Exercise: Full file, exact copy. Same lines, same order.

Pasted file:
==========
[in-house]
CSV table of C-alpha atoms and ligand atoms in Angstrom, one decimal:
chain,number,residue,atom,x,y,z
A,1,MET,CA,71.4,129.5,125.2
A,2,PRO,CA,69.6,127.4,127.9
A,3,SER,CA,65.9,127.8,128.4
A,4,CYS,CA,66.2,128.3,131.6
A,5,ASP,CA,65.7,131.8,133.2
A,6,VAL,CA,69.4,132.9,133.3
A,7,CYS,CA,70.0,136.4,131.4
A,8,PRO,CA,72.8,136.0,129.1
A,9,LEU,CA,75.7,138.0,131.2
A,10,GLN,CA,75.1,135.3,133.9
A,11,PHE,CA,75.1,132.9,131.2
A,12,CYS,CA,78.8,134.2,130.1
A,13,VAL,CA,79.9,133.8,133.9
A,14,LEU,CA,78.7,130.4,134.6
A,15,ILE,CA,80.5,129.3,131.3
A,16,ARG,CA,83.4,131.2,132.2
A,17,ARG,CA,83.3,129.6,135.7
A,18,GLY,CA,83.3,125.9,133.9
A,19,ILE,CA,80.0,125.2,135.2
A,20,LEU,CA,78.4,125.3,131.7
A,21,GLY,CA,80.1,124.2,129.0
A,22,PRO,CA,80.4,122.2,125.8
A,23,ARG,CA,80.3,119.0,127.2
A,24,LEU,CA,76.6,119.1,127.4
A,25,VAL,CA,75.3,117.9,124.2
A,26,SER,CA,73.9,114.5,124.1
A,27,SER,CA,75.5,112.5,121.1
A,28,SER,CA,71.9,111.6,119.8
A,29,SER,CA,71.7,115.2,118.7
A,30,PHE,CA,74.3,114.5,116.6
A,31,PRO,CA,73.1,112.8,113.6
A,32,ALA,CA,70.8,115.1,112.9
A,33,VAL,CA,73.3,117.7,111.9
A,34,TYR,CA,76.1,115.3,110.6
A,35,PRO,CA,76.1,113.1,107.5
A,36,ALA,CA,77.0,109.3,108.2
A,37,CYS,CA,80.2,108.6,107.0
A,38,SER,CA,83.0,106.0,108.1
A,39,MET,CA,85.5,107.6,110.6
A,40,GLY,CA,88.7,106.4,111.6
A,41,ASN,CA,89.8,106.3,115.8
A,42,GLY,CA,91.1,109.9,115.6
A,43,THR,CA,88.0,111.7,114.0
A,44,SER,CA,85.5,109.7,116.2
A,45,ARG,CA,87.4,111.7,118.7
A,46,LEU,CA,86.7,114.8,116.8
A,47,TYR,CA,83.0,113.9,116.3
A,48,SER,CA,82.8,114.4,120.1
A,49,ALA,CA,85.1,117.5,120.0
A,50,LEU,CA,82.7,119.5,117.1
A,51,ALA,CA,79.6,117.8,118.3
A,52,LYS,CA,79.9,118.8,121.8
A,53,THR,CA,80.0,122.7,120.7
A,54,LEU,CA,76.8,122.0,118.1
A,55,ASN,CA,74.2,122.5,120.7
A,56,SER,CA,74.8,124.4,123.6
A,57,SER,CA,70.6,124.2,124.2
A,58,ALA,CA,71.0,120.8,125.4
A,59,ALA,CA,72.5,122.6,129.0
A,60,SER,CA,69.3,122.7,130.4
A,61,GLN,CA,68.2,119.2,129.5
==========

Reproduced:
[in-house]
CSV table of C-alpha atoms and ligand atoms in Angstrom, one decimal:
chain,number,residue,atom,x,y,z
A,1,MET,CA,71.4,129.5,125.2
A,2,PRO,CA,69.6,127.4,127.9
A,3,SER,CA,65.9,127.8,128.4
A,4,CYS,CA,66.2,128.3,131.6
A,5,ASP,CA,65.7,131.8,133.2
A,6,VAL,CA,69.4,132.9,133.3
A,7,CYS,CA,70.0,136.4,131.4
A,8,PRO,CA,72.8,136.0,129.1
A,9,LEU,CA,75.7,138.0,131.2
A,10,GLN,CA,75.1,135.3,133.9
A,11,PHE,CA,75.1,132.9,131.2
A,12,CYS,CA,78.8,134.2,130.1
A,13,VAL,CA,79.9,133.8,133.9
A,14,LEU,CA,78.7,130.4,134.6
A,15,ILE,CA,80.5,129.3,131.3
A,16,ARG,CA,83.4,131.2,132.2
A,17,ARG,CA,83.3,129.6,135.7
A,18,GLY,CA,83.3,125.9,133.9
A,19,ILE,CA,80.0,125.2,135.2
A,20,LEU,CA,78.4,125.3,131.7
A,21,GLY,CA,80.1,124.2,129.0
A,22,PRO,CA,80.4,122.2,125.8
A,23,ARG,CA,80.3,119.0,127.2
A,24,LEU,CA,76.6,119.1,127.4
A,25,VAL,CA,75.3,117.9,124.2
A,26,SER,CA,73.9,114.5,124.1
A,27,SER,CA,75.5,112.5,121.1
A,28,SER,CA,71.9,111.6,119.8
A,29,SER,CA,71.7,115.2,118.7
A,30,PHE,CA,74.3,114.5,116.6
A,31,PRO,CA,73.1,112.8,113.6
A,32,ALA,CA,70.8,115.1,112.9
A,33,VAL,CA,73.3,117.7,111.9
A,34,TYR,CA,76.1,115.3,110.6
A,35,PRO,CA,76.1,113.1,107.5
A,36,ALA,CA,77.0,109.3,108.2
A,37,CYS,CA,80.2,108.6,107.0
A,38,SER,CA,83.0,106.0,108.1
A,39,MET,CA,85.5,107.6,110.6
A,40,GLY,CA,88.7,106.4,111.6
A,41,ASN,CA,89.8,106.3,115.8
A,42,GLY,CA,91.1,109.9,115.6
A,43,THR,CA,88.0,111.7,114.0
A,44,SER,CA,85.5,109.7,116.2
A,45,ARG,CA,87.4,111.7,118.7
A,46,LEU,CA,86.7,114.8,116.8
A,47,TYR,CA,83.0,113.9,116.3
A,48,SER,CA,82.8,114.4,120.1
A,49,ALA,CA,85.1,117.5,120.0
A,50,LEU,CA,82.7,119.5,117.1
A,51,ALA,CA,79.6,117.8,118.3
A,52,LYS,CA,79.9,118.8,121.8
A,53,THR,CA,80.0,122.7,120.7
A,54,LEU,CA,76.8,122.0,118.1
A,55,ASN,CA,74.2,122.5,120.7
A,56,SER,CA,74.8,124.4,123.6
A,57,SER,CA,70.6,124.2,124.2
A,58,ALA,CA,71.0,120.8,125.4
A,59,ALA,CA,72.5,122.6,129.0
A,60,SER,CA,69.3,122.7,130.4
A,61,GLN,CA,68.2,119.2,129.5